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It’s time to put a pin in the Deflategate scandal

[caption id="attachment_14245" align="alignnone" width="960"]Gary Phillips/Sports Editor Gary Phillips/Sports Editor[/caption]   Coming to a Supreme Court nearest you...deflated footballs? We’re still talking about air pressure in a football, people! In a 2-1 decision in the second circuit of the U.S. Appeals Court, the choice to exonerate Tom Brady of a four-game suspension for his suspected role in the New England Patriots’ deflated football scandal was reversed on Monday. Brady, as it stands today, will serve that four-game suspension—the one that was originally handed down to him by NFL Commissioner Roger Goodell last May—in the first month of the 2016 season. I was at the 2014 AFC Championship Game at Gillette Stadium. I watched as Tom Brady threw a late first-half interception to D’Qwell Jackson. I watched as a Patriots’ ball boy sprinted down the sidelines to toss a football into play in the beginning of the second half. I watched as Brady got under center only to be whistled to stop by a referee. I watched as a week of Super Bowl press conferences turned into Bill Belichick channeling his inner Bill Nye. And I watched a summer of Super Bowl celebrations turn into an endless line of court hearings.
I got angry. I changed my Twitter picture to Brady’s jersey, as did so many fellow Patriots fans as well as players. I screamed defam- atory words toward Goodell as the Pats dropped their fourth Super Bowl banner last September. Personal bias aside, as hard as it is to realize that now, I’m furious—for a different reason. Are we really going to do this again? Are we really going to dance this dance for a second straight summer? Barring Brady and the NFLPA accepting this four-game ban, (and why would they?) this thing isn’t going anywhere anytime soon.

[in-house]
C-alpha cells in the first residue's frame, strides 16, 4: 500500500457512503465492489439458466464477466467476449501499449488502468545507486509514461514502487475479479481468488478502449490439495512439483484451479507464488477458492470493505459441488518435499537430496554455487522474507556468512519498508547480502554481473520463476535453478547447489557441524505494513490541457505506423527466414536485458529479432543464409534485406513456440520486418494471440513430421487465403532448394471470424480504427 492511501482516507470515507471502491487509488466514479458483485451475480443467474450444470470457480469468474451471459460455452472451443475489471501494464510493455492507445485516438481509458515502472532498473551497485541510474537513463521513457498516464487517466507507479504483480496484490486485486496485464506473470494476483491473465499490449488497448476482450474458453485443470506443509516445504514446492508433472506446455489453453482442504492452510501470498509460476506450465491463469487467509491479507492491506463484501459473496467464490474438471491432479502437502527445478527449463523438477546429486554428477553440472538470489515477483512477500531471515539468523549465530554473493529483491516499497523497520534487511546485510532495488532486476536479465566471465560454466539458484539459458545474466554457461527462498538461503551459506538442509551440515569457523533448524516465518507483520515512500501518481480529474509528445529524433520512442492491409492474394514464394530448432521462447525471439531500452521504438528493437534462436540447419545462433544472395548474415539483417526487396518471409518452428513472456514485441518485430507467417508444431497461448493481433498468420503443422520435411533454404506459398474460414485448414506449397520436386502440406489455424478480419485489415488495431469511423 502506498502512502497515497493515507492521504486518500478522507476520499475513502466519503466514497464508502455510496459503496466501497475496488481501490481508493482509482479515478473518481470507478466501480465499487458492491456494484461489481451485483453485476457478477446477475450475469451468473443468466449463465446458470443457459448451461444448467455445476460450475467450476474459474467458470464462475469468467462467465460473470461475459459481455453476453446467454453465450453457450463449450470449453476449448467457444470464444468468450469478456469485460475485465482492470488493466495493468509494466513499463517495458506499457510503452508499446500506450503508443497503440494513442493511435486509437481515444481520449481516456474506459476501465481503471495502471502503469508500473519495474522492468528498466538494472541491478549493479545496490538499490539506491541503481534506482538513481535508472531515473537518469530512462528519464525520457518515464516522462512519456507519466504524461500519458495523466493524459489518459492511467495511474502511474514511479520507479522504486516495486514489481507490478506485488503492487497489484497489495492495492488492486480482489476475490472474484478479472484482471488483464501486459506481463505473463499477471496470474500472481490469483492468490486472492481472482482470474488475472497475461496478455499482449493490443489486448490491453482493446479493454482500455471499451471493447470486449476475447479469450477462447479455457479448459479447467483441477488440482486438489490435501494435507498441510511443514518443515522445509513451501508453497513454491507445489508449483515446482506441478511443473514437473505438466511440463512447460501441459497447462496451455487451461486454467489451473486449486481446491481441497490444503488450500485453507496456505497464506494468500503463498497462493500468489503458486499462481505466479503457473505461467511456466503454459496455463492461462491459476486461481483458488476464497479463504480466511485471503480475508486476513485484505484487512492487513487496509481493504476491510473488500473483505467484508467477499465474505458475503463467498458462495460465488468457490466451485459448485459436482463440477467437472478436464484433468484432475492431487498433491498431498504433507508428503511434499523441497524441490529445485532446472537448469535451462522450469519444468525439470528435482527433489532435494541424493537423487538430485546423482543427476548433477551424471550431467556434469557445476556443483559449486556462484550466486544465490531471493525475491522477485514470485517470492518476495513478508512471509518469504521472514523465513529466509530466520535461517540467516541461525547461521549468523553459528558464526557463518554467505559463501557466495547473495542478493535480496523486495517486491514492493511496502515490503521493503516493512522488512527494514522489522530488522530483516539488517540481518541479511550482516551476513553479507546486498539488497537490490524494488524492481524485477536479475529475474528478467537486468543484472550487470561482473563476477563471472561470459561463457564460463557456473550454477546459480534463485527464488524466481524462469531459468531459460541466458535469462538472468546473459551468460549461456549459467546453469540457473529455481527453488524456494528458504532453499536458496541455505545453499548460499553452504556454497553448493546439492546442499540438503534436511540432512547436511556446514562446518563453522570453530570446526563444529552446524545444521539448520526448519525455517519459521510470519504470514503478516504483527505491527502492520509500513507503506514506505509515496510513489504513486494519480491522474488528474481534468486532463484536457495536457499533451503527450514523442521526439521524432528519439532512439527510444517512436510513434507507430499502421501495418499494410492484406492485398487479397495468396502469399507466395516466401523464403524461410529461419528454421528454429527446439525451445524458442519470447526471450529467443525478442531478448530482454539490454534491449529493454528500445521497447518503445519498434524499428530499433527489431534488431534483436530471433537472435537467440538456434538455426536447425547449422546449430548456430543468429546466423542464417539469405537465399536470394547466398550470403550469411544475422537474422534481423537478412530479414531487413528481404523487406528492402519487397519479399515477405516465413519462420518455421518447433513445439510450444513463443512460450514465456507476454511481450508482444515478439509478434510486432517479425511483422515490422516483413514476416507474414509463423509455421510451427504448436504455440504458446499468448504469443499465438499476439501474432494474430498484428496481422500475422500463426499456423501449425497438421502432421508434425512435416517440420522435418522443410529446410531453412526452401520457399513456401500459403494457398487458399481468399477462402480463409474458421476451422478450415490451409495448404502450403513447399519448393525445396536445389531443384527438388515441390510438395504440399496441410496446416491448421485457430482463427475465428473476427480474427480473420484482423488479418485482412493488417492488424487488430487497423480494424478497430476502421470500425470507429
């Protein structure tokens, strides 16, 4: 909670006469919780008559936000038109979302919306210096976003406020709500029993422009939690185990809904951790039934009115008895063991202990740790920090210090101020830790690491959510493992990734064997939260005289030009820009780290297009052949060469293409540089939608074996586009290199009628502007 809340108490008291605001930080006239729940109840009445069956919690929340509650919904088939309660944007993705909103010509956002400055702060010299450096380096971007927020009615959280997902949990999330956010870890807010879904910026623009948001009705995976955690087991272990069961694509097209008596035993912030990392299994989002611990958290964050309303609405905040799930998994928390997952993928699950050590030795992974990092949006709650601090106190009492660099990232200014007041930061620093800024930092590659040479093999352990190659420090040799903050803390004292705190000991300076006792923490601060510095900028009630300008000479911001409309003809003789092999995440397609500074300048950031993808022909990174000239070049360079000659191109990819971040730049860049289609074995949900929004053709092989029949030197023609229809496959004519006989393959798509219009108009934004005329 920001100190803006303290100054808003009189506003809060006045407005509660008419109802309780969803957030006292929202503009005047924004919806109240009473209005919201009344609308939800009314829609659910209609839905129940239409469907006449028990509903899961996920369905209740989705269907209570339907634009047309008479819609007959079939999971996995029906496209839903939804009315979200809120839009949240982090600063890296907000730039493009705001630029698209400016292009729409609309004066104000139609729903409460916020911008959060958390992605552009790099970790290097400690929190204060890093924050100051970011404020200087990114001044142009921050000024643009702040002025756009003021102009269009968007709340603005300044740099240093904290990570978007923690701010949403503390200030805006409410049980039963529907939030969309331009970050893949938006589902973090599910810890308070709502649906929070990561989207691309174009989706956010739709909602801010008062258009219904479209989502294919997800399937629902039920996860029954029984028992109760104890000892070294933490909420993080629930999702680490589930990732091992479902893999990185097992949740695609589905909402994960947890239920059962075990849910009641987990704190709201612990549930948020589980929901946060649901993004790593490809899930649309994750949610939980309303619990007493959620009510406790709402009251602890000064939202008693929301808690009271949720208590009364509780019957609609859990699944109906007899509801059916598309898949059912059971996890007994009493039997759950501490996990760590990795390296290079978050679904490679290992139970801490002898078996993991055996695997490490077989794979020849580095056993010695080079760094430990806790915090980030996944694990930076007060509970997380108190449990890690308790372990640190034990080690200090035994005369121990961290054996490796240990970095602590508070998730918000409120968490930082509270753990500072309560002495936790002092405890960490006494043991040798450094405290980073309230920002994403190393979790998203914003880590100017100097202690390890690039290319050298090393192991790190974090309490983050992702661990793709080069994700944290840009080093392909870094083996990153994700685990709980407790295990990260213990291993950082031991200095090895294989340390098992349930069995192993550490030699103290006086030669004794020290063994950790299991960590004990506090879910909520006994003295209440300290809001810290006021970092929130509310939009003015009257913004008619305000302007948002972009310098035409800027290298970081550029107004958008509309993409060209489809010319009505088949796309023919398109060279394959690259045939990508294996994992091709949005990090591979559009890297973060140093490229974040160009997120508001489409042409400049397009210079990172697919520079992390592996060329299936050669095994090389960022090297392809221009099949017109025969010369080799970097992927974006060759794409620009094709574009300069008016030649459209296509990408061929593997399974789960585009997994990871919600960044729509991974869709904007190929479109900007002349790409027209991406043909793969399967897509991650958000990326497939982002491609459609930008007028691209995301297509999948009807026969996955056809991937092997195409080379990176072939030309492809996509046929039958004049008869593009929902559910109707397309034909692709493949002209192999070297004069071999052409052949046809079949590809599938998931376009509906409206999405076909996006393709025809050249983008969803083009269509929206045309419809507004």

Brady has options like he has weapons on the football field on Sundays. He can request a re-hearing en banc at the second circuit, meaning all the judges of the court would re-hear the case. Or, if he is denied en banc, (which he probably will be, as rehearing en banc are rarely granted) or if he loses in a re-hearing, Brady can take this to the Supreme Court. Yes. The Supreme Court. A home for murder trials and death penalty decisions, there’s a chance the Supreme Court will be hearing a case centered around air pressure of a football. All Brady would need is four of the eight remaining judges to agree to hear the writ for the case to be brought to the highest of all courts in the United States. What a joke. But honestly, if the NFL can go through the troubles it went through and spent the millions it spent to nail Brady, why shouldn’t Brady take this as far as he can?
The kicker of the entire thing? If, in fact, Brady decides to further fight his suspension, whether he goes through the circuits of the U.S. Appeals Courts and if he takes this all the way to the Supreme Court, Brady can request a stay of the decision while the Supreme Court sorts it out. How long could that take? Who knows. My brain hurts writing this, because this is where we’re at. If you think Monday’s decision spells the end of Deflategate, you haven’t been following.
No matter what court this issue finds a home in the coming weeks, one thing is clear. We have spent the last 16 months—and that number will grow—talking about whether or not Tom Brady knew about air pressure being taken out of his footballs in a game his team won 45-7.   David Heim is a senior journalism major from Roselle Park, N.J. He can be reached at or on Twitter @davidheim12.

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